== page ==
Barbed Wire?
Pacific Ocean
Mangrove Swamps


Another day exploring Antigua today. This is such a beautiful city. All of the buildings are such beautiful colors. I will let pictures speak for the majority of this town. At 2pm, we took a tour to hike the Pacaya Volcano. It is one of two active volcanoes in Guatemala. I misunderstood and thought that we would see red lava flowing down, but that is not the case. Apparently, red lava only flows if it is about to erupt. The last eruption of Pacaya was in 2010, and it was catastrophic. Hundreds of houses in the towns surrounded the volcano were demolished (I was surprised so many people live on/around the volcano...seems like a non-ideal location). The ashes from the eruption went as far as 10 hours away. We were able to see the pool of ... read more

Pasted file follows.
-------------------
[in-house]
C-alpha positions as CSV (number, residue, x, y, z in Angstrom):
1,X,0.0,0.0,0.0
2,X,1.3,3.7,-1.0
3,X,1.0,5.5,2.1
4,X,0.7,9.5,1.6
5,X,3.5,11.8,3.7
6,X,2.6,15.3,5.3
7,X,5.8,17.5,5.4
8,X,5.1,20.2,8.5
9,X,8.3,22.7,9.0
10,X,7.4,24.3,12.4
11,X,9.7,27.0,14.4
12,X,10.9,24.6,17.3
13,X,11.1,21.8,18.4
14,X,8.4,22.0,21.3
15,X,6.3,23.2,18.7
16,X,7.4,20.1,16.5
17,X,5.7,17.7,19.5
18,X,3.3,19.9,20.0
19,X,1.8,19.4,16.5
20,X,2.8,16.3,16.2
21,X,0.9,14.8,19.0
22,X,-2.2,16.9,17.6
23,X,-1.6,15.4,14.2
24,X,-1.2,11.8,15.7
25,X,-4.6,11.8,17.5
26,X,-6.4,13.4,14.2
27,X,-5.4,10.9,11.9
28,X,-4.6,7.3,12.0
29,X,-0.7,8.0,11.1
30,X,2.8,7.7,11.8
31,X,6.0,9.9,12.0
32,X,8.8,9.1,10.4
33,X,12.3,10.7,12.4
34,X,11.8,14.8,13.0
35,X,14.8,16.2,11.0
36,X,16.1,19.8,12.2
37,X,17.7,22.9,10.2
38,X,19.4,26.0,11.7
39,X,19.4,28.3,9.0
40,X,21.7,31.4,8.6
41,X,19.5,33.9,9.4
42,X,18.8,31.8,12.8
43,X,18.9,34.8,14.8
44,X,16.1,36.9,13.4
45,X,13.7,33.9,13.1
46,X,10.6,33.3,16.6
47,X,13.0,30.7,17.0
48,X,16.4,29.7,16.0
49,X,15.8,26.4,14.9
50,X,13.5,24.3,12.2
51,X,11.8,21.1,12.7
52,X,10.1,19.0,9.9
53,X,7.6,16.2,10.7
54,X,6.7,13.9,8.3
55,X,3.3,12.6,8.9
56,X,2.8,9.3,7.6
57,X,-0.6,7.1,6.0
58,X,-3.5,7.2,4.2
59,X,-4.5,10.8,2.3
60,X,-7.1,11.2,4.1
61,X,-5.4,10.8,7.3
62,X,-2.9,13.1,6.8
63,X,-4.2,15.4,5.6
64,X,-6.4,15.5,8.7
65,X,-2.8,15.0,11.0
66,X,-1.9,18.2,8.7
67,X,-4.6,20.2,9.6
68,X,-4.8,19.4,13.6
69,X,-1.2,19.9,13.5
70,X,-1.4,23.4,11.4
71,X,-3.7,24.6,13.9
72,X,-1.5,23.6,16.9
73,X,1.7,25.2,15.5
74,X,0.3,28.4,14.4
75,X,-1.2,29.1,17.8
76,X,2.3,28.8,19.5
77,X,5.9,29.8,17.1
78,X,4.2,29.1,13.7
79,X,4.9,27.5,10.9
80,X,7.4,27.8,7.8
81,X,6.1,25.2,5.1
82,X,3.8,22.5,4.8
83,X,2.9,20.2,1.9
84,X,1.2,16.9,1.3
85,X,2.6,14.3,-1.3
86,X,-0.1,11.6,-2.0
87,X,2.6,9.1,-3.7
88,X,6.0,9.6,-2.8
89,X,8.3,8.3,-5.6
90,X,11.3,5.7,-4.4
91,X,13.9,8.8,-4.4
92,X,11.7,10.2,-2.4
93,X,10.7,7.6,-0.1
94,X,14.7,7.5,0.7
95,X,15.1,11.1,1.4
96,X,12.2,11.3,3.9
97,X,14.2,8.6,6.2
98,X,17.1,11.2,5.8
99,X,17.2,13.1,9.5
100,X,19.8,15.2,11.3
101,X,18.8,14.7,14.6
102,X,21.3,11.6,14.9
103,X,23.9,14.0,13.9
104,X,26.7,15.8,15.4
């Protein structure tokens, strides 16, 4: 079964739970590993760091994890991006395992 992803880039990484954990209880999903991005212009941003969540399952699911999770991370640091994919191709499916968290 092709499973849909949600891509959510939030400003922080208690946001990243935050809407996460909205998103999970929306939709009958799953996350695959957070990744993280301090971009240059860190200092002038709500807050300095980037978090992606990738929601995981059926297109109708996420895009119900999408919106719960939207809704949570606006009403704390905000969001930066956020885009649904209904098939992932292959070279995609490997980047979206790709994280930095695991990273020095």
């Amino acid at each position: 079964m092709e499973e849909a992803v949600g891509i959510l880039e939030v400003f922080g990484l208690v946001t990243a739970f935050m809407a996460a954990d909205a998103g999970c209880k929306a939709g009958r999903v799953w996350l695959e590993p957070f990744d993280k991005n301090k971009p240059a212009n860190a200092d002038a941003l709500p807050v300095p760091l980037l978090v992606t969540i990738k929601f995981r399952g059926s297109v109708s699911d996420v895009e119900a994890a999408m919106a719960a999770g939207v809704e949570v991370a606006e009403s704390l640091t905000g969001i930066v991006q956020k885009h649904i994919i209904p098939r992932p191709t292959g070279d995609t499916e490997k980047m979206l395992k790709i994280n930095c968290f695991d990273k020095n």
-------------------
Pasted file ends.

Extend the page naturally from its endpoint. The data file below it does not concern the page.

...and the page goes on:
Antigua
Arch
Chips and Salsa


Today, we went to Antigua, the old capital city. To get there, we took a chicken bus. Chicken buses are old American school buses that are sold to Guatemala, fixed up, and painted crazy colors. You can take them almost everywhere, and it is definitely an experience. It was a shaky ride, with people stepped on every few miles to try to sell all kinds of things (candy, mints, toys). The first thing we did was hike Cerro de la Cruz for a beautiful view of the city. Luckily, it was market day in Antigua, so our next stop was to do some bartering! Cultural Note -In Guatemala, bartering is a given. You ask how much something costs, but the first price they tell you is always too high. You say a lower number and keep ... read more
Market Day